Never forget to include the “why” when communicating to employees

I read an excellent article in the new issue of American Banker magazine by John Enger about how experiencing past disasters helped bankers deal with the coronavirus crisis (click here to read the entire article).

Some of the past disasters the article mentions include Hurricane Katrina in the southern U.S. in 2005 and the 2017 Thomas Wildfire in Southern California (considered to be the worst in that state’s modern history).

The fascinating American Banker article is quite lengthy but as I was reading it, one paragraph really jumped out at me. In it, the writer quotes a CEO of a Southern California bank.

The CEO said during the mega fire, her bank’s leaders “would make good decisions for the right reasons, but not take the time to communicate the decision or explain the reasoning. Without appropriate information, it’s tough for middle managers to lead their teams or for our front lines to provide high level service to our customers.”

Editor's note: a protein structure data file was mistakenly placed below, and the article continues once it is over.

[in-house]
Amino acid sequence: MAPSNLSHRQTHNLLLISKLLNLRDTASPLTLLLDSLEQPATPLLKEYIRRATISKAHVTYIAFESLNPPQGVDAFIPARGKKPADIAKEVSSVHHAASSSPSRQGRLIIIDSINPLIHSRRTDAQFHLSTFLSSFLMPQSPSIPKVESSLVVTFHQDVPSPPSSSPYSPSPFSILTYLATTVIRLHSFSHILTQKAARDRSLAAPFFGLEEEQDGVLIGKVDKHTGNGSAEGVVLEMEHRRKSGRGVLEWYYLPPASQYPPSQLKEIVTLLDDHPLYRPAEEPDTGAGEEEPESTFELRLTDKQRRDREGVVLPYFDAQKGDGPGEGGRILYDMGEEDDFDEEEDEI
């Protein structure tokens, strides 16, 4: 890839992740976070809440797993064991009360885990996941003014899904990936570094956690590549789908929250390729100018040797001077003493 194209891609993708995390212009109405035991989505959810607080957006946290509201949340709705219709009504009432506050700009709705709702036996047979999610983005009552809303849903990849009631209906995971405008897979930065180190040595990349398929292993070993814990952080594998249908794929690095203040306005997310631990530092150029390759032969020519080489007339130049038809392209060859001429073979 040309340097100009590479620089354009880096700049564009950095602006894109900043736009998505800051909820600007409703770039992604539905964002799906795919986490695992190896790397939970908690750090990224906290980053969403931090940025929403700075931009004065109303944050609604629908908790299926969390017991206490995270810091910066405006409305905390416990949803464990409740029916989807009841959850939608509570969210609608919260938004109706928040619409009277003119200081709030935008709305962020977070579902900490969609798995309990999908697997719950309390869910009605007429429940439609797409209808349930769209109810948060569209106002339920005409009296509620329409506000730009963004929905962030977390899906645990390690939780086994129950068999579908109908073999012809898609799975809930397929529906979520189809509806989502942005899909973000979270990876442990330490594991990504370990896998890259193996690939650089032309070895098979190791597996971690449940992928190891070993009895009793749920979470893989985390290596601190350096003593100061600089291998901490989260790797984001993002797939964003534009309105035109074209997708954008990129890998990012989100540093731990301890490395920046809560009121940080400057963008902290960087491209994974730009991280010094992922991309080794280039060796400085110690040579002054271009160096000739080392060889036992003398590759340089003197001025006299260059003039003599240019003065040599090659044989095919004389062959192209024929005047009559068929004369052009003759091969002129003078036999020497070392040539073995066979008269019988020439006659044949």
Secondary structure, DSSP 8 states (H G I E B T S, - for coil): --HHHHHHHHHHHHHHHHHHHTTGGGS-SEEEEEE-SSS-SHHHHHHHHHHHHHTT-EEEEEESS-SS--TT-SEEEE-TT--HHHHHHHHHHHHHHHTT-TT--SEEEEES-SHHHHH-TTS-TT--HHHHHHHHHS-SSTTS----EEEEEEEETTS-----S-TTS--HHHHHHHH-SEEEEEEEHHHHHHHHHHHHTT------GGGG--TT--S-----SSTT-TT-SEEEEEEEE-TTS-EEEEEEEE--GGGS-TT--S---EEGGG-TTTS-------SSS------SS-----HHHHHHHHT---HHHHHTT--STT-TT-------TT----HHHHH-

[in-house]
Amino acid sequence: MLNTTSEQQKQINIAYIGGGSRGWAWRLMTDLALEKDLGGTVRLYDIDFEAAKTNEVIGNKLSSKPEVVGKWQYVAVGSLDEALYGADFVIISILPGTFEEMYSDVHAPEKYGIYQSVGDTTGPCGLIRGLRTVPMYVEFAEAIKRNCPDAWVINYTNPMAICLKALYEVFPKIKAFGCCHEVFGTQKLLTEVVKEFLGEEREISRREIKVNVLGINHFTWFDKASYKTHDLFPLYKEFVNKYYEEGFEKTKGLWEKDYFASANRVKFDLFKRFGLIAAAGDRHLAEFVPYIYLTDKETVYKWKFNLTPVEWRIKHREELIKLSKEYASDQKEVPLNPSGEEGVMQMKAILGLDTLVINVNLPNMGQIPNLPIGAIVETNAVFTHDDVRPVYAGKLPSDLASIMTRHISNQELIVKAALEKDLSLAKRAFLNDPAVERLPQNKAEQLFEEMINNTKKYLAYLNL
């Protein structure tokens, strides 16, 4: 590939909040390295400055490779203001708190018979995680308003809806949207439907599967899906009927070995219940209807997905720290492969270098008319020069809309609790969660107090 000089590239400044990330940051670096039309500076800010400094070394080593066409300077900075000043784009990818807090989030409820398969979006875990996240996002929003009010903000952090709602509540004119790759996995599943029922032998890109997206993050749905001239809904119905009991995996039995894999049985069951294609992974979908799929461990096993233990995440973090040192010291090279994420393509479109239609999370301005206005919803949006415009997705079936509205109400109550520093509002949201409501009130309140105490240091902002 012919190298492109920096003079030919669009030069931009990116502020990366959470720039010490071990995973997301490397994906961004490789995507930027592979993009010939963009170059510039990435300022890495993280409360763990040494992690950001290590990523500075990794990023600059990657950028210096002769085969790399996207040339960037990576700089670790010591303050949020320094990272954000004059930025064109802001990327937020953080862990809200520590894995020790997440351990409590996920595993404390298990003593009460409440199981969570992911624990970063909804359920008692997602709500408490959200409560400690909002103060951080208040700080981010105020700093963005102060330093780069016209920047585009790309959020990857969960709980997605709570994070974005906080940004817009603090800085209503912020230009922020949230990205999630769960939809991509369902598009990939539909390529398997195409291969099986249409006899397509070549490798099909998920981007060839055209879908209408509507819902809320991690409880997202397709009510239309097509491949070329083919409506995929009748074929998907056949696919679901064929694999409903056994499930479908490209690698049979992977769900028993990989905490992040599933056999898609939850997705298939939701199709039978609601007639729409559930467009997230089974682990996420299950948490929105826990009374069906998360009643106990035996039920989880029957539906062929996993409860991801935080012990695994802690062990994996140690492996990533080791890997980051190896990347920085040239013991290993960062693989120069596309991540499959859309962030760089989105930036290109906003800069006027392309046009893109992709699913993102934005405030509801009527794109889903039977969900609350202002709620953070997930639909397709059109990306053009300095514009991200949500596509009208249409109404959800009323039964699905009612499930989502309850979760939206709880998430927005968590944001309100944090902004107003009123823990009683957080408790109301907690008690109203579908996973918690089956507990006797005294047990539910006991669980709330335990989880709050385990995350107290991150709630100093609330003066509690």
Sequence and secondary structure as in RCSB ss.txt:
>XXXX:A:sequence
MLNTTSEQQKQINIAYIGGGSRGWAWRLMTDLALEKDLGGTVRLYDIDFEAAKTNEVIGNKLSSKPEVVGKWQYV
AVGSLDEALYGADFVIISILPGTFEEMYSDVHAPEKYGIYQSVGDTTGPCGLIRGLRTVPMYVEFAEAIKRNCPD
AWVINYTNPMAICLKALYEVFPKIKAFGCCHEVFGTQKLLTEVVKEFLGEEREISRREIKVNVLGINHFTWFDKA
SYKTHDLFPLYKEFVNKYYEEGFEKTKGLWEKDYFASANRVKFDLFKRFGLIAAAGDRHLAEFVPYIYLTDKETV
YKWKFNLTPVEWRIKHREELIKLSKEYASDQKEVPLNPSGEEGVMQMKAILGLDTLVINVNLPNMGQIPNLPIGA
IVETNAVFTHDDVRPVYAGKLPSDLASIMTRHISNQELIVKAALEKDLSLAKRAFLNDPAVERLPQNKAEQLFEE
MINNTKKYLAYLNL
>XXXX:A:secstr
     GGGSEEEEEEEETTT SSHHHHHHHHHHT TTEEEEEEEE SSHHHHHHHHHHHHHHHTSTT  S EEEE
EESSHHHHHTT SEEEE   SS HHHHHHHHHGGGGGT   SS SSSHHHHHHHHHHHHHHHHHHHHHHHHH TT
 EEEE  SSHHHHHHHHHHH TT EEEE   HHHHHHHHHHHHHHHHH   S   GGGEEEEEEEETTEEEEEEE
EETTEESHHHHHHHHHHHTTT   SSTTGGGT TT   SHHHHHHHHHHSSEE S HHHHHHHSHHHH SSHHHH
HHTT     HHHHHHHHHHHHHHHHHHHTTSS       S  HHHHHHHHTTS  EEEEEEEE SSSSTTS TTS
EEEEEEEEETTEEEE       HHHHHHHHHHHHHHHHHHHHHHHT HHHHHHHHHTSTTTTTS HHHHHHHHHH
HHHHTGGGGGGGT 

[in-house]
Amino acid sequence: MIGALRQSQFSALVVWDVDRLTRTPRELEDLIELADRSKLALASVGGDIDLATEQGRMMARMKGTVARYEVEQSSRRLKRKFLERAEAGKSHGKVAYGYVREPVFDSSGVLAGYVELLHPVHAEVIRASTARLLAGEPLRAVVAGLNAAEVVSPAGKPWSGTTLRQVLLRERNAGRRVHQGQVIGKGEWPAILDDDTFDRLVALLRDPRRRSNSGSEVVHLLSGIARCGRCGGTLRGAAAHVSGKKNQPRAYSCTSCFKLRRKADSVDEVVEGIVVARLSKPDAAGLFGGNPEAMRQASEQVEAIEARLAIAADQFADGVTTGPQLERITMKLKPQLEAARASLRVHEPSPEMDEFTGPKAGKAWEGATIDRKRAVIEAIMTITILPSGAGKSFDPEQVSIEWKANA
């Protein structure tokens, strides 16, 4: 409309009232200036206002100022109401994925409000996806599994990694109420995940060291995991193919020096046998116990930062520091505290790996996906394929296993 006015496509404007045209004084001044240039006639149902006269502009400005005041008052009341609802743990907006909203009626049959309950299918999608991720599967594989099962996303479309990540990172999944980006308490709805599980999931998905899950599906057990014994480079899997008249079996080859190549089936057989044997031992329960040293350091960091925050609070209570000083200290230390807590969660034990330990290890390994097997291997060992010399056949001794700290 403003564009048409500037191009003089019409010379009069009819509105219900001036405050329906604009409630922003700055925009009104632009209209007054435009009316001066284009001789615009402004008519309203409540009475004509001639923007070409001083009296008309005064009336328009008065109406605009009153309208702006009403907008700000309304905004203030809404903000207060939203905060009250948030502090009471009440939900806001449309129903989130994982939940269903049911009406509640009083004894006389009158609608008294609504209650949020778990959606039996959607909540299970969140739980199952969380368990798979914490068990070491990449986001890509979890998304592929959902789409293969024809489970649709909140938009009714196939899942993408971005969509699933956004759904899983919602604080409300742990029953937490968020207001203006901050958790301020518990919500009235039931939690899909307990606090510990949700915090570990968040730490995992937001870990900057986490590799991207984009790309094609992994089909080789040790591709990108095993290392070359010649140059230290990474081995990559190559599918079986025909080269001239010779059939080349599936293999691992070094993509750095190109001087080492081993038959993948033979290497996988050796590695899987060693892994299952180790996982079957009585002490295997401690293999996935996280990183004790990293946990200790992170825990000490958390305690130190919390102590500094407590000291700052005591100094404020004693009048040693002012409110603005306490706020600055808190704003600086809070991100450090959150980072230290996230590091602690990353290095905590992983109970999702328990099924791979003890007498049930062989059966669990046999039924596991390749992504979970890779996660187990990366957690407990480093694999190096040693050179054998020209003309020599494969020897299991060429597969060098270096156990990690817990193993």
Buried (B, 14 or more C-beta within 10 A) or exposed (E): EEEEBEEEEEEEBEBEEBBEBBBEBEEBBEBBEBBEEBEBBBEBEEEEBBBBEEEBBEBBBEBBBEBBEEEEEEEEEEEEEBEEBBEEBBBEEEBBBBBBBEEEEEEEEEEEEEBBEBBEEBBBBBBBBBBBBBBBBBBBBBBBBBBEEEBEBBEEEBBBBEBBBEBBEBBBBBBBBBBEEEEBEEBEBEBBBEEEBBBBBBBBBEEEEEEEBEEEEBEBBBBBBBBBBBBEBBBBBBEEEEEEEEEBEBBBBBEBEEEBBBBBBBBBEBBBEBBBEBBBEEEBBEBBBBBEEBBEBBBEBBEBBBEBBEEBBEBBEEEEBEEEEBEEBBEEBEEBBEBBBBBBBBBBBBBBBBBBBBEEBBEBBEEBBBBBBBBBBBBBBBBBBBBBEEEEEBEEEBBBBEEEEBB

In other words, that bank’s leaders committed a cardinal sin of employee communications and forgot to include the “why”. That’s an extremely valuable lesson.

Not including the “why” in any internal communication can leave workers puzzled as to how management reached a decision or selected a course of action. Without the “why”, workers won’t understand why they’re being asked to do something.

Not including the “why” can easily lead to workers disagreeing with management’s request, noncompliance with the request, a decrease in employee morale or even people quitting your company.

Even though the “why” might seem obvious to senior leaders, it could be because they have a different vantage point of a situation. Or maybe they forget they are operating with much more information than middle managers and front-line workers.

In a Business Writing workshop I teach, I discuss the 11 essential questions to ask yourself when composing a communication. One of those questions is, Have I included the “why”?

It’s like that American Express advertising slogan from the mid-1970s, “Never leave home without it.” I can safely say, Never compose an employee communication without the “why.”

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